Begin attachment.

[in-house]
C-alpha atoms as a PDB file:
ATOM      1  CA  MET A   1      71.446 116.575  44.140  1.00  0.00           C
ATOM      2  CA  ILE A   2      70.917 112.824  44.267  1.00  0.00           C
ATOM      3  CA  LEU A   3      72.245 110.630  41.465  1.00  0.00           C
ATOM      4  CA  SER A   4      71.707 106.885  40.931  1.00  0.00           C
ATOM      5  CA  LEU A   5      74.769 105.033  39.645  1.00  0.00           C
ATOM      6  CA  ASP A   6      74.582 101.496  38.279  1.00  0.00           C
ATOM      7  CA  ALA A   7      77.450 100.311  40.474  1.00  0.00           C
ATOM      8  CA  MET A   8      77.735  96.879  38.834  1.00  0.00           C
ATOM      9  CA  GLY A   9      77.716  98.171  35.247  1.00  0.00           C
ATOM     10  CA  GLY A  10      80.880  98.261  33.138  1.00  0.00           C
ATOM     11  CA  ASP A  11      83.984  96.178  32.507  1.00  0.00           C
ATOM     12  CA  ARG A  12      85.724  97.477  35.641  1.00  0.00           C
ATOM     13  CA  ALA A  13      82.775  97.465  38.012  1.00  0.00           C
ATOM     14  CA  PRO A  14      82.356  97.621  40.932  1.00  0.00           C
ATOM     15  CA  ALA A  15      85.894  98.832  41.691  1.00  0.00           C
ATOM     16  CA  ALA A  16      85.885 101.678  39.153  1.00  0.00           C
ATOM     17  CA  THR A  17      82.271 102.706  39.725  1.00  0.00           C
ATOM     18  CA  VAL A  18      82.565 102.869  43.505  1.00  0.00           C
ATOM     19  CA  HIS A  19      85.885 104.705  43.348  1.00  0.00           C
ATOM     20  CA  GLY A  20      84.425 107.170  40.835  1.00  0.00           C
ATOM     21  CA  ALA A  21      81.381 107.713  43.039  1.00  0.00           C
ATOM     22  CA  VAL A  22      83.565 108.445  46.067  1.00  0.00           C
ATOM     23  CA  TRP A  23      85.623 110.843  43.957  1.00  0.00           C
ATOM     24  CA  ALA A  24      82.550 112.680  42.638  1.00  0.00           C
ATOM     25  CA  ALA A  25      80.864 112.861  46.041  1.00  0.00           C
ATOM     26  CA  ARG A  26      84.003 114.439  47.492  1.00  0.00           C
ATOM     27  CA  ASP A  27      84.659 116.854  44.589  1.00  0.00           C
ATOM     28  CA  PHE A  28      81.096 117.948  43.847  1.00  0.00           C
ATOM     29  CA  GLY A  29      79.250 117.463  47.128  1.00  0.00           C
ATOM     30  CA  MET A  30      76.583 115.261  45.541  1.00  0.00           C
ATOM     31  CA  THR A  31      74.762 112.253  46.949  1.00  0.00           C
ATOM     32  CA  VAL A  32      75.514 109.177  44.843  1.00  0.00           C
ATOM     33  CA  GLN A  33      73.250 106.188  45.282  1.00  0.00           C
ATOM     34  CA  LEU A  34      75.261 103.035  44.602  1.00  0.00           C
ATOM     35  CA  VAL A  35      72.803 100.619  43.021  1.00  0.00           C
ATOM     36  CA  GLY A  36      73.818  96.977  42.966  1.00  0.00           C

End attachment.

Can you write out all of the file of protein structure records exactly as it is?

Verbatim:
[in-house]
C-alpha atoms as a PDB file:
ATOM      1  CA  MET A   1      71.446 116.575  44.140  1.00  0.00           C
ATOM      2  CA  ILE A   2      70.917 112.824  44.267  1.00  0.00           C
ATOM      3  CA  LEU A   3      72.245 110.630  41.465  1.00  0.00           C
ATOM      4  CA  SER A   4      71.707 106.885  40.931  1.00  0.00           C
ATOM      5  CA  LEU A   5      74.769 105.033  39.645  1.00  0.00           C
ATOM      6  CA  ASP A   6      74.582 101.496  38.279  1.00  0.00           C
ATOM      7  CA  ALA A   7      77.450 100.311  40.474  1.00  0.00           C
ATOM      8  CA  MET A   8      77.735  96.879  38.834  1.00  0.00           C
ATOM      9  CA  GLY A   9      77.716  98.171  35.247  1.00  0.00           C
ATOM     10  CA  GLY A  10      80.880  98.261  33.138  1.00  0.00           C
ATOM     11  CA  ASP A  11      83.984  96.178  32.507  1.00  0.00           C
ATOM     12  CA  ARG A  12      85.724  97.477  35.641  1.00  0.00           C
ATOM     13  CA  ALA A  13      82.775  97.465  38.012  1.00  0.00           C
ATOM     14  CA  PRO A  14      82.356  97.621  40.932  1.00  0.00           C
ATOM     15  CA  ALA A  15      85.894  98.832  41.691  1.00  0.00           C
ATOM     16  CA  ALA A  16      85.885 101.678  39.153  1.00  0.00           C
ATOM     17  CA  THR A  17      82.271 102.706  39.725  1.00  0.00           C
ATOM     18  CA  VAL A  18      82.565 102.869  43.505  1.00  0.00           C
ATOM     19  CA  HIS A  19      85.885 104.705  43.348  1.00  0.00           C
ATOM     20  CA  GLY A  20      84.425 107.170  40.835  1.00  0.00           C
ATOM     21  CA  ALA A  21      81.381 107.713  43.039  1.00  0.00           C
ATOM     22  CA  VAL A  22      83.565 108.445  46.067  1.00  0.00           C
ATOM     23  CA  TRP A  23      85.623 110.843  43.957  1.00  0.00           C
ATOM     24  CA  ALA A  24      82.550 112.680  42.638  1.00  0.00           C
ATOM     25  CA  ALA A  25      80.864 112.861  46.041  1.00  0.00           C
ATOM     26  CA  ARG A  26      84.003 114.439  47.492  1.00  0.00           C
ATOM     27  CA  ASP A  27      84.659 116.854  44.589  1.00  0.00           C
ATOM     28  CA  PHE A  28      81.096 117.948  43.847  1.00  0.00           C
ATOM     29  CA  GLY A  29      79.250 117.463  47.128  1.00  0.00           C
ATOM     30  CA  MET A  30      76.583 115.261  45.541  1.00  0.00           C
ATOM     31  CA  THR A  31      74.762 112.253  46.949  1.00  0.00           C
ATOM     32  CA  VAL A  32      75.514 109.177  44.843  1.00  0.00           C
ATOM     33  CA  GLN A  33      73.250 106.188  45.282  1.00  0.00           C
ATOM     34  CA  LEU A  34      75.261 103.035  44.602  1.00  0.00           C
ATOM     35  CA  VAL A  35      72.803 100.619  43.021  1.00  0.00           C
ATOM     36  CA  GLY A  36      73.818  96.977  42.966  1.00  0.00           C